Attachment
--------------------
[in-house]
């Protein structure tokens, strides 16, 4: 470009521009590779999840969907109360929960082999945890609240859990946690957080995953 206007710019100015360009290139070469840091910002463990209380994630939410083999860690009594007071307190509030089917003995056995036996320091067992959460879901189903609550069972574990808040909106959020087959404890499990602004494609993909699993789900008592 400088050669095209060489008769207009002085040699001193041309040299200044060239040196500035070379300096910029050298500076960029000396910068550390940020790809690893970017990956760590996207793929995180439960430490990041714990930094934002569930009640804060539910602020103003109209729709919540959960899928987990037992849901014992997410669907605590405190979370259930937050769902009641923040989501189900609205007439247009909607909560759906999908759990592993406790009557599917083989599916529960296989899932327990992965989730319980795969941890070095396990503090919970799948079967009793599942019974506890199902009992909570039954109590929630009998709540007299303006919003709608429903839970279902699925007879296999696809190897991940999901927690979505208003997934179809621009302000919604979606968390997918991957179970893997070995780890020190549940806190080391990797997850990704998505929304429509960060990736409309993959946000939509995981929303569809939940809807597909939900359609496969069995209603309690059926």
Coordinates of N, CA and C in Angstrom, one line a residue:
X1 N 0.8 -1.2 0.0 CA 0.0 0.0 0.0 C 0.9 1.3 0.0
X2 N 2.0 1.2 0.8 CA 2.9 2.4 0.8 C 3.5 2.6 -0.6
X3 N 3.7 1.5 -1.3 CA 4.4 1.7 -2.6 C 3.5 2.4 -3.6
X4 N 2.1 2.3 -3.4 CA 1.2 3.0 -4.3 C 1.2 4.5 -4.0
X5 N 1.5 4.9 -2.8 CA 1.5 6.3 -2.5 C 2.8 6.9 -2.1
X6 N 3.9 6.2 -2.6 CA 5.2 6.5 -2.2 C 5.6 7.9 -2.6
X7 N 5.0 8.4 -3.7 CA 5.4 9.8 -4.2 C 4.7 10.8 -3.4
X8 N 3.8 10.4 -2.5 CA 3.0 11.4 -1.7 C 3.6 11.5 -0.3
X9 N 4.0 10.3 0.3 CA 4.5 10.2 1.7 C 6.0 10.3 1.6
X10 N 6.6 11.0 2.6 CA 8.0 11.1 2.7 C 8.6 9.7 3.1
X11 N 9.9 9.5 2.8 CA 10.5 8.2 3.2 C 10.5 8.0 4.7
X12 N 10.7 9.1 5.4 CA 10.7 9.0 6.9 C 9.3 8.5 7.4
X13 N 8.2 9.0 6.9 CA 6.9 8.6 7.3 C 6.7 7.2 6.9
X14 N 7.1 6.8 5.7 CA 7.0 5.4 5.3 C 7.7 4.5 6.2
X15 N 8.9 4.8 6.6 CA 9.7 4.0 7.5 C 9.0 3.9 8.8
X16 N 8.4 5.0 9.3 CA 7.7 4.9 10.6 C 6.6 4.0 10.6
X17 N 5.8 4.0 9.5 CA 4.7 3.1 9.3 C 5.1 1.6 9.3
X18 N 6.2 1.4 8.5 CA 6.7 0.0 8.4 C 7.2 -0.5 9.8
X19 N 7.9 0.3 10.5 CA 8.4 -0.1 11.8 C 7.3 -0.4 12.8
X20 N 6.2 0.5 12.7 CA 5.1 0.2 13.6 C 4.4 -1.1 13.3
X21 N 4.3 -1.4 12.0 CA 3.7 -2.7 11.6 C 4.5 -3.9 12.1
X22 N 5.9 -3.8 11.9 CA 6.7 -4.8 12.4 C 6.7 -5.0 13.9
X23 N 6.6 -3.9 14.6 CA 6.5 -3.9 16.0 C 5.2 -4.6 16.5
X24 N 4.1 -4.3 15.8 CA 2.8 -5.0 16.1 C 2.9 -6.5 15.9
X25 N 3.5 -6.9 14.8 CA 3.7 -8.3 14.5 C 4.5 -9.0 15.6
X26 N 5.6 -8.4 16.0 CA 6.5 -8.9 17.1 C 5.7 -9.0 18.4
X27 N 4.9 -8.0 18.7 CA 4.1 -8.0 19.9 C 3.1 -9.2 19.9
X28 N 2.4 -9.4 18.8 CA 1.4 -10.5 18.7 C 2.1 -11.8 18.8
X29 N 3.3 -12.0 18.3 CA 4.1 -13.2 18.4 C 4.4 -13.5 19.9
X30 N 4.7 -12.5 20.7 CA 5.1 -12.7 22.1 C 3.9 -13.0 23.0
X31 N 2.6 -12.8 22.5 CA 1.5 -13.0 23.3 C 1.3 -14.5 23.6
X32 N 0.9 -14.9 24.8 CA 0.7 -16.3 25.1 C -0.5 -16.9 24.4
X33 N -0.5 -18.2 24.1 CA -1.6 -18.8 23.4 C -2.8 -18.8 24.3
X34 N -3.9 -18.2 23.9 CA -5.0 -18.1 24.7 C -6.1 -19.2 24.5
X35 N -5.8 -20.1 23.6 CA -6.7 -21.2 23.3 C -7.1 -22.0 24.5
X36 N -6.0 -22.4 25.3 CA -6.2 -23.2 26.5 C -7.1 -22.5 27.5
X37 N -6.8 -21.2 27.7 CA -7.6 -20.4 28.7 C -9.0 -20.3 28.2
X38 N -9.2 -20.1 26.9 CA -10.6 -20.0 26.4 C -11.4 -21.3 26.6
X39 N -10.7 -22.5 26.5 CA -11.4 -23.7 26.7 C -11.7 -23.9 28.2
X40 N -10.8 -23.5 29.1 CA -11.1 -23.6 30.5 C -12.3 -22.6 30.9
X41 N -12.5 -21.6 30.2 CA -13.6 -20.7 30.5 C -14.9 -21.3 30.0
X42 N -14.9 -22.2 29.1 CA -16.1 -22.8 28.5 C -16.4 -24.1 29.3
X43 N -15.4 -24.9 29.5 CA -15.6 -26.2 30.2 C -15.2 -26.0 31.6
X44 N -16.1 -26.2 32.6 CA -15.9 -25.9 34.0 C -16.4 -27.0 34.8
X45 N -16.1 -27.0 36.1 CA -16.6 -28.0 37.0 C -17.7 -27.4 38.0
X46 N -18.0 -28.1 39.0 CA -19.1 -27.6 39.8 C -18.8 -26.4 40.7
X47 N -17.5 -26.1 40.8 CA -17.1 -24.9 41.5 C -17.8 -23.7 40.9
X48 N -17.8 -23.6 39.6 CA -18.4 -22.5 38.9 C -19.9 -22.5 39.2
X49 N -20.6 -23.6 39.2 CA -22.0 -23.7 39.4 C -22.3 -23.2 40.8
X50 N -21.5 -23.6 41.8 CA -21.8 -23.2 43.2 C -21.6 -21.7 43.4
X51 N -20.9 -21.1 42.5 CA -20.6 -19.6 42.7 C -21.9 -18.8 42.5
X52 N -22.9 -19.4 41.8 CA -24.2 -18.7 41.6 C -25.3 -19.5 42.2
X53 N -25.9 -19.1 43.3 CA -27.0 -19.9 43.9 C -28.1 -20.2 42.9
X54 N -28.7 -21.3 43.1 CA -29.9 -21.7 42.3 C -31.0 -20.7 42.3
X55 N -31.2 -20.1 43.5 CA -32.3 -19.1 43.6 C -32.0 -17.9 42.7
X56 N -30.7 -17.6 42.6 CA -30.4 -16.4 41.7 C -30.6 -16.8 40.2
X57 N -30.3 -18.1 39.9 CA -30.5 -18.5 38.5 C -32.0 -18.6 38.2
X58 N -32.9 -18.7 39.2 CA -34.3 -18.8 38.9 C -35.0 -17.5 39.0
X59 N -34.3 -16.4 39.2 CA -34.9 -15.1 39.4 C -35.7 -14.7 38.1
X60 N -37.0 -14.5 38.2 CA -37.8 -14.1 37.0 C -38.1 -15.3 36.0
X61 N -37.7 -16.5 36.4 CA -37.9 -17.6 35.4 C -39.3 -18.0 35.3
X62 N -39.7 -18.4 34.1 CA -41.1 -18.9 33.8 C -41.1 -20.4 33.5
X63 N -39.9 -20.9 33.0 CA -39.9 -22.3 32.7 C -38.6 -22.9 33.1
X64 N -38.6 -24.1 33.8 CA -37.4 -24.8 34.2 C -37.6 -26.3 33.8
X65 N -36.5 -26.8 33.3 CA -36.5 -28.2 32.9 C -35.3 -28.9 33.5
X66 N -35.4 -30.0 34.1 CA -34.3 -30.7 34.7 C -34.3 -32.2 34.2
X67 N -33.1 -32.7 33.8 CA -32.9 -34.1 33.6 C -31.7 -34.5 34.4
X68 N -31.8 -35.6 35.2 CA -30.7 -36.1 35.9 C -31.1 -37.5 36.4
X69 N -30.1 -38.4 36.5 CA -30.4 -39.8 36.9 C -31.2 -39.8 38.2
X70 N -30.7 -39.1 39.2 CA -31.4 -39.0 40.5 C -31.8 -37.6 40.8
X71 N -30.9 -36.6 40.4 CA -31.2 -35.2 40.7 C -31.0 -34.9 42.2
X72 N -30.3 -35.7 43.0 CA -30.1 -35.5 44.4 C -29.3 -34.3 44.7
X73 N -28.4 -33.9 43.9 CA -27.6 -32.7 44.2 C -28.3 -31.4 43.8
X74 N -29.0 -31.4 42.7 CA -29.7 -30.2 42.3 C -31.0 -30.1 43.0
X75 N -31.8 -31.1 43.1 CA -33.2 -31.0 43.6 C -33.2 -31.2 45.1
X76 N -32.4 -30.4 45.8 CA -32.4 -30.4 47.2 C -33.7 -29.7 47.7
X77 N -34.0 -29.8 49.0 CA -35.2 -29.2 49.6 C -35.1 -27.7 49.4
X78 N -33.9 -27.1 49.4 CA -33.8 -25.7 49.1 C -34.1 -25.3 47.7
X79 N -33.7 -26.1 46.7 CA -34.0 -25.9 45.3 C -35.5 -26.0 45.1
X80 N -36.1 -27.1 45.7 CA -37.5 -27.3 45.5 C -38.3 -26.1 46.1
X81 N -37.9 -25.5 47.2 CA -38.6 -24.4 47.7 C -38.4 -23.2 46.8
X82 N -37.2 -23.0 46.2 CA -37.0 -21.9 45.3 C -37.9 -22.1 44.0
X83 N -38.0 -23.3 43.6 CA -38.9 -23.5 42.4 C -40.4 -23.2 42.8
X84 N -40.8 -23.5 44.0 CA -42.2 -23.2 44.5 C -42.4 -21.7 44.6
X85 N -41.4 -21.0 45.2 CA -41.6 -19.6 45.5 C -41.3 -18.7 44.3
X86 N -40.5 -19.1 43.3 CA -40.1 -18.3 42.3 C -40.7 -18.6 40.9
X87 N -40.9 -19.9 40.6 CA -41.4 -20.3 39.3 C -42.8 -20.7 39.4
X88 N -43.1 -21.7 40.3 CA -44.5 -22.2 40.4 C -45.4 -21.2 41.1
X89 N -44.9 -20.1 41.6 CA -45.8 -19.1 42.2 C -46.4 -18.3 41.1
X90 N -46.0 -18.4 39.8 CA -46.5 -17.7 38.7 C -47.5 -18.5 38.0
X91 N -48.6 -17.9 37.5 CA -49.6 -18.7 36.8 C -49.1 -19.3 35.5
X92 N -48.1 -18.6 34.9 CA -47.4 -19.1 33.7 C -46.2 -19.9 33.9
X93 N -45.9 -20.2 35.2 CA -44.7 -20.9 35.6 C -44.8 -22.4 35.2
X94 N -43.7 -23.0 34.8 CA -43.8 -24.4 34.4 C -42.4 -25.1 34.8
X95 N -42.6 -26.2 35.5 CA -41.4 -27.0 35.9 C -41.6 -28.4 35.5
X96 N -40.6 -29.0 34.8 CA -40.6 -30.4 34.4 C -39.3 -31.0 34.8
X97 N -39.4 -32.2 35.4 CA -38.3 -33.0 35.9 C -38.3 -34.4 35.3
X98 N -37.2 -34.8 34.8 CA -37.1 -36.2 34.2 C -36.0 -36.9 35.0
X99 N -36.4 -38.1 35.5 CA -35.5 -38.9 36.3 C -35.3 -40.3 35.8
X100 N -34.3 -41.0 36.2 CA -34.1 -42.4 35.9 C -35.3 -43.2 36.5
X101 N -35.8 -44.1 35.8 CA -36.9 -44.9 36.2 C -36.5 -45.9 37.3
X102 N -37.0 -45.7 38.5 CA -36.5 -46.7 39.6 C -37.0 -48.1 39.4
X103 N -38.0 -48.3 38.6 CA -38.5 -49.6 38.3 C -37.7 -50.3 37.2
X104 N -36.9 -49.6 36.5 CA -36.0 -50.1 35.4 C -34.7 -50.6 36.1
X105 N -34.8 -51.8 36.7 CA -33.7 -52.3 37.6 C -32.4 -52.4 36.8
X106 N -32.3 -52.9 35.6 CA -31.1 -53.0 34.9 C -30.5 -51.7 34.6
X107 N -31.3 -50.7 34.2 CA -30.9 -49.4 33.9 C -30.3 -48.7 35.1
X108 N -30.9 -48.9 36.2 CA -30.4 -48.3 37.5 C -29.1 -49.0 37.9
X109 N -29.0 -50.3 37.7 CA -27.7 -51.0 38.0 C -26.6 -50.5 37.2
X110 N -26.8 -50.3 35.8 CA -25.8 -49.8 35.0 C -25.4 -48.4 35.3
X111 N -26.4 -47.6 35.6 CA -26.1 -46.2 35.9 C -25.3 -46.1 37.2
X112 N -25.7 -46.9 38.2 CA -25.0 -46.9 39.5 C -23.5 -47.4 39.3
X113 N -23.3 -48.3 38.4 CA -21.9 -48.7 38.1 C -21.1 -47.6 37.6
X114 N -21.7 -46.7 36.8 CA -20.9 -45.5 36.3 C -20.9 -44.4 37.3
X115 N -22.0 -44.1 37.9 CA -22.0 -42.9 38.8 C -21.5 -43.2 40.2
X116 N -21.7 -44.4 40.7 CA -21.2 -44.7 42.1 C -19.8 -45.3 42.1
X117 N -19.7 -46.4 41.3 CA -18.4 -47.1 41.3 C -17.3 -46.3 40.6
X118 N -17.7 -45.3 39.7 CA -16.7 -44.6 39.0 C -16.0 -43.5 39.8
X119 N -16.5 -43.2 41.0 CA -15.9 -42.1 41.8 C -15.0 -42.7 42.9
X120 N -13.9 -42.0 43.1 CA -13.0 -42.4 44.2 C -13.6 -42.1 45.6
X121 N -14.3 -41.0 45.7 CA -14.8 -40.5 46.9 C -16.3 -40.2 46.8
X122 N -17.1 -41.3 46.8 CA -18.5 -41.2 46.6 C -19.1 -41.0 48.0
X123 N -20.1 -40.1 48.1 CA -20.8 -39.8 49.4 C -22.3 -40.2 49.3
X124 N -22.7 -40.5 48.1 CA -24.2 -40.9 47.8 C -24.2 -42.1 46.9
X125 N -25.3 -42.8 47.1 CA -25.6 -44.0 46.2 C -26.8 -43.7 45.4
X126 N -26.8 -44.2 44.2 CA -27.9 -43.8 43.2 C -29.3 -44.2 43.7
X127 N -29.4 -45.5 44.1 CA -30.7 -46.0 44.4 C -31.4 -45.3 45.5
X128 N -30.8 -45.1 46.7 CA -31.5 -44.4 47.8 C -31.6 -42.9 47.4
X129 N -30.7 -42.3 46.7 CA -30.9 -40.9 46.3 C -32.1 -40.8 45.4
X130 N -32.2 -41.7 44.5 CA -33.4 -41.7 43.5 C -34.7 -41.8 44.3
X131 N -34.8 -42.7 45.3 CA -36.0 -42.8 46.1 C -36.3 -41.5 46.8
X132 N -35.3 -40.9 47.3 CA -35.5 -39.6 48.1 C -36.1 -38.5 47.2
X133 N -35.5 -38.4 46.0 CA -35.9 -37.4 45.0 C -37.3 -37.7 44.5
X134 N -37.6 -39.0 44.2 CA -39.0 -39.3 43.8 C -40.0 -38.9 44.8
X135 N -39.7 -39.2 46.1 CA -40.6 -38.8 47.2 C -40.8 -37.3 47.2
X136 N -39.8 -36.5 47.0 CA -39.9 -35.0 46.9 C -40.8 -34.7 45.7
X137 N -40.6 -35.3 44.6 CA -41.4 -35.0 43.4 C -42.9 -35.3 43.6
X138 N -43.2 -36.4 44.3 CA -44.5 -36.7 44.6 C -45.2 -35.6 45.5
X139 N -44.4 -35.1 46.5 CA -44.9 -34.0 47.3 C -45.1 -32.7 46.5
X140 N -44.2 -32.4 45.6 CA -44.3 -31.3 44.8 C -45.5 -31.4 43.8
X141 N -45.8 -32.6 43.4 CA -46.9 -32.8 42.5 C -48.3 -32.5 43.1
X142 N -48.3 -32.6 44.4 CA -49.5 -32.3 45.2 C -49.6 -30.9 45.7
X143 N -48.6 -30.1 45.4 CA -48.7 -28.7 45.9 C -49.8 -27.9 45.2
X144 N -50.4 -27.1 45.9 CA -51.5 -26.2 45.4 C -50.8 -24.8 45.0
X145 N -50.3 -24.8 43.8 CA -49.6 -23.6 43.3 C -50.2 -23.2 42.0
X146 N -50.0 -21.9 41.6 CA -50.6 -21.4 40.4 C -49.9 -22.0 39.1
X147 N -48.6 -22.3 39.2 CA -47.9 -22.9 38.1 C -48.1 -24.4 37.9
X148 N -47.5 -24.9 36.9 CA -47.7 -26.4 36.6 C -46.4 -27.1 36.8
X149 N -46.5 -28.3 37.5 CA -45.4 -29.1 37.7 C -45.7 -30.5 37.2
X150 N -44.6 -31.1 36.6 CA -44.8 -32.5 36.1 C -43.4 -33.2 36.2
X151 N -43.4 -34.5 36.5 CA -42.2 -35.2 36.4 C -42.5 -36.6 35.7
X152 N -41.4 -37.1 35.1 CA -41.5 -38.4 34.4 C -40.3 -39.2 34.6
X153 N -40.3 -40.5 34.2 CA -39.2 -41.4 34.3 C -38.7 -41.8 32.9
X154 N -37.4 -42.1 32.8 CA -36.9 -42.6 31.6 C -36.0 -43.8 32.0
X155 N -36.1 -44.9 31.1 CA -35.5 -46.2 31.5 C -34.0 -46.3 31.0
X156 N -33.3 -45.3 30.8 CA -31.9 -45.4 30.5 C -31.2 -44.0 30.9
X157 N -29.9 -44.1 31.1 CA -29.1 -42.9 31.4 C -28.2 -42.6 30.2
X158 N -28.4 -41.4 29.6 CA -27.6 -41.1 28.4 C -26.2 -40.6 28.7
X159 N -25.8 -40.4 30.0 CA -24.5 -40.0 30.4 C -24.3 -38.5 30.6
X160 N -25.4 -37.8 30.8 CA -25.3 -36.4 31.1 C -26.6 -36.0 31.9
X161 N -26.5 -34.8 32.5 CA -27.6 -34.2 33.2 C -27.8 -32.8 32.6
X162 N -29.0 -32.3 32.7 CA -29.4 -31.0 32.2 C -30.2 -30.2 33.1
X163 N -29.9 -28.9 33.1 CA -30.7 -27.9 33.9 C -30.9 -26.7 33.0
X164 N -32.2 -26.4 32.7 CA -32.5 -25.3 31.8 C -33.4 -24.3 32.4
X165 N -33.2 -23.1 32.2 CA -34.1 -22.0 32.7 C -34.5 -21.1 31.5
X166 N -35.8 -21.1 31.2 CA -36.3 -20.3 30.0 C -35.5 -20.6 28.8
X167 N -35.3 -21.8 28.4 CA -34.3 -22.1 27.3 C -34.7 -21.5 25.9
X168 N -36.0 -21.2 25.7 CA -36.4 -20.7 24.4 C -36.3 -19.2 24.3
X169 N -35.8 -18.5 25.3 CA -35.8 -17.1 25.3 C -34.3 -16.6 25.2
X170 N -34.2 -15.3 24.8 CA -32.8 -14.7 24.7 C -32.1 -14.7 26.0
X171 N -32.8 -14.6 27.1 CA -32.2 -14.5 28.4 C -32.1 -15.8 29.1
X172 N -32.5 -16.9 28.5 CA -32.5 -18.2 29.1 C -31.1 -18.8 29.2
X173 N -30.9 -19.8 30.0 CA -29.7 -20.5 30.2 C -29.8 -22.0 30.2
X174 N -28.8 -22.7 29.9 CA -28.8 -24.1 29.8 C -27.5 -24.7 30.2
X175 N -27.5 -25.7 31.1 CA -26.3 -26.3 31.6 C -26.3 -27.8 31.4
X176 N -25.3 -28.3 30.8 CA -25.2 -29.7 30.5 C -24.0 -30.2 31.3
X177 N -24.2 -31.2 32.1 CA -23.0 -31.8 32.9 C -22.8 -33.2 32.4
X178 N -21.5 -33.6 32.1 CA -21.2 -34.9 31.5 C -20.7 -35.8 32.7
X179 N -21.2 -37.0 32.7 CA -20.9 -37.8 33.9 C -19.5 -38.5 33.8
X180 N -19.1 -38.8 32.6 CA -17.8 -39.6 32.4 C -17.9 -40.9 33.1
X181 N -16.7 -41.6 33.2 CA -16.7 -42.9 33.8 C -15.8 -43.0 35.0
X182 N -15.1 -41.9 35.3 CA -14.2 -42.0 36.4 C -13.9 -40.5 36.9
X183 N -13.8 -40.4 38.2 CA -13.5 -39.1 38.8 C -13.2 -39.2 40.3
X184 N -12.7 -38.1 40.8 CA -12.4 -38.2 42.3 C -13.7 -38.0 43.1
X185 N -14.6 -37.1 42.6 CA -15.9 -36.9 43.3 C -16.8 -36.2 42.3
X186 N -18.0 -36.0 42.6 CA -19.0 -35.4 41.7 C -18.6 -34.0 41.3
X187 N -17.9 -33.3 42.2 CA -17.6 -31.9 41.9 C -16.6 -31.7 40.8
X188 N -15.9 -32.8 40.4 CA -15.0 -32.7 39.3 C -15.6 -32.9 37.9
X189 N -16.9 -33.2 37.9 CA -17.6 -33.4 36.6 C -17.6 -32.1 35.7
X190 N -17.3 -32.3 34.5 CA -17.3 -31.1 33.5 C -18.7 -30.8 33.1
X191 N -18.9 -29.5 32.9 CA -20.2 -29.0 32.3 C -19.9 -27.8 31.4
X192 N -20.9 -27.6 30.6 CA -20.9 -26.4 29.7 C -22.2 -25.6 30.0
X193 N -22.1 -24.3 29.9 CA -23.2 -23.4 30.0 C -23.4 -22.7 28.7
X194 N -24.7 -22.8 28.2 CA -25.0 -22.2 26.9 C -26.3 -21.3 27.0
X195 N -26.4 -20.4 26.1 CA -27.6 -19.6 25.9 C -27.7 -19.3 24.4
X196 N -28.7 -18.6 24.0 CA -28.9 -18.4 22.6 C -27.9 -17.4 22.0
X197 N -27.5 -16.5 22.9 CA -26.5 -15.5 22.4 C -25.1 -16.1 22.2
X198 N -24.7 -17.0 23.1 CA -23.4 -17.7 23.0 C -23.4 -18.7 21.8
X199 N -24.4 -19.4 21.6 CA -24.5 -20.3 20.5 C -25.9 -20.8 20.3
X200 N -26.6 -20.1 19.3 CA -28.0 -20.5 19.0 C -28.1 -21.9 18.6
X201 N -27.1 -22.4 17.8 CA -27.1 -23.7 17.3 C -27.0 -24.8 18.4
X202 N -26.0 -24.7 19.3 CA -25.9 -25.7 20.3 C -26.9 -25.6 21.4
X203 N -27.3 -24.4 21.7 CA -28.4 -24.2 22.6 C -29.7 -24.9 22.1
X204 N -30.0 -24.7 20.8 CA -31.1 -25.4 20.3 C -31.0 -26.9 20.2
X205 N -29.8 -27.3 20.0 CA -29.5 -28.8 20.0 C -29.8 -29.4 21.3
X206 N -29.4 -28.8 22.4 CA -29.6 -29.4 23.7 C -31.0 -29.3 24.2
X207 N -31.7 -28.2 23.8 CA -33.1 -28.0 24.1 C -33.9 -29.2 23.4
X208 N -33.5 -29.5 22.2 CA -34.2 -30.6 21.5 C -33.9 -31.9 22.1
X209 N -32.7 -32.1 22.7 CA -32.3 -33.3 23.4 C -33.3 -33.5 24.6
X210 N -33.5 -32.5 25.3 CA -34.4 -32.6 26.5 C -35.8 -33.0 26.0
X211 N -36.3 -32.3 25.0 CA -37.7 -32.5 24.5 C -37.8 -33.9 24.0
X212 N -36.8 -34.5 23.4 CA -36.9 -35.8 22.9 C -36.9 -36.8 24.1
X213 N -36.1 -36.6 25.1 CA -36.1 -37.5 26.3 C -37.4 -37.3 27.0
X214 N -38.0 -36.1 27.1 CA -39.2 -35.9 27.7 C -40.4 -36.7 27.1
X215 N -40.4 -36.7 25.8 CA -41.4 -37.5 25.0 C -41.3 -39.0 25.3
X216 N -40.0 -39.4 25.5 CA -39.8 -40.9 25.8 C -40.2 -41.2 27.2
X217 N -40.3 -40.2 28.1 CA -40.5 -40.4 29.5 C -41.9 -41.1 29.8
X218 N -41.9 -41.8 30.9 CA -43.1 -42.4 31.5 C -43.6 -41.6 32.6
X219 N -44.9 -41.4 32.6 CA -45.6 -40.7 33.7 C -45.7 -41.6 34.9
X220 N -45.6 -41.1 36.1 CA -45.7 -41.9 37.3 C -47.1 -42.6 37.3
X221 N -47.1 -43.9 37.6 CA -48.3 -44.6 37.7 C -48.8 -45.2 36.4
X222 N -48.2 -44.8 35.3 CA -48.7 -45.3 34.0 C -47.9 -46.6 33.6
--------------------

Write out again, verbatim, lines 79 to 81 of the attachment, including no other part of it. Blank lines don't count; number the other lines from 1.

X76 N -32.4 -30.4 45.8 CA -32.4 -30.4 47.2 C -33.7 -29.7 47.7
X77 N -34.0 -29.8 49.0 CA -35.2 -29.2 49.6 C -35.1 -27.7 49.4
X78 N -33.9 -27.1 49.4 CA -33.8 -25.7 49.1 C -34.1 -25.3 47.7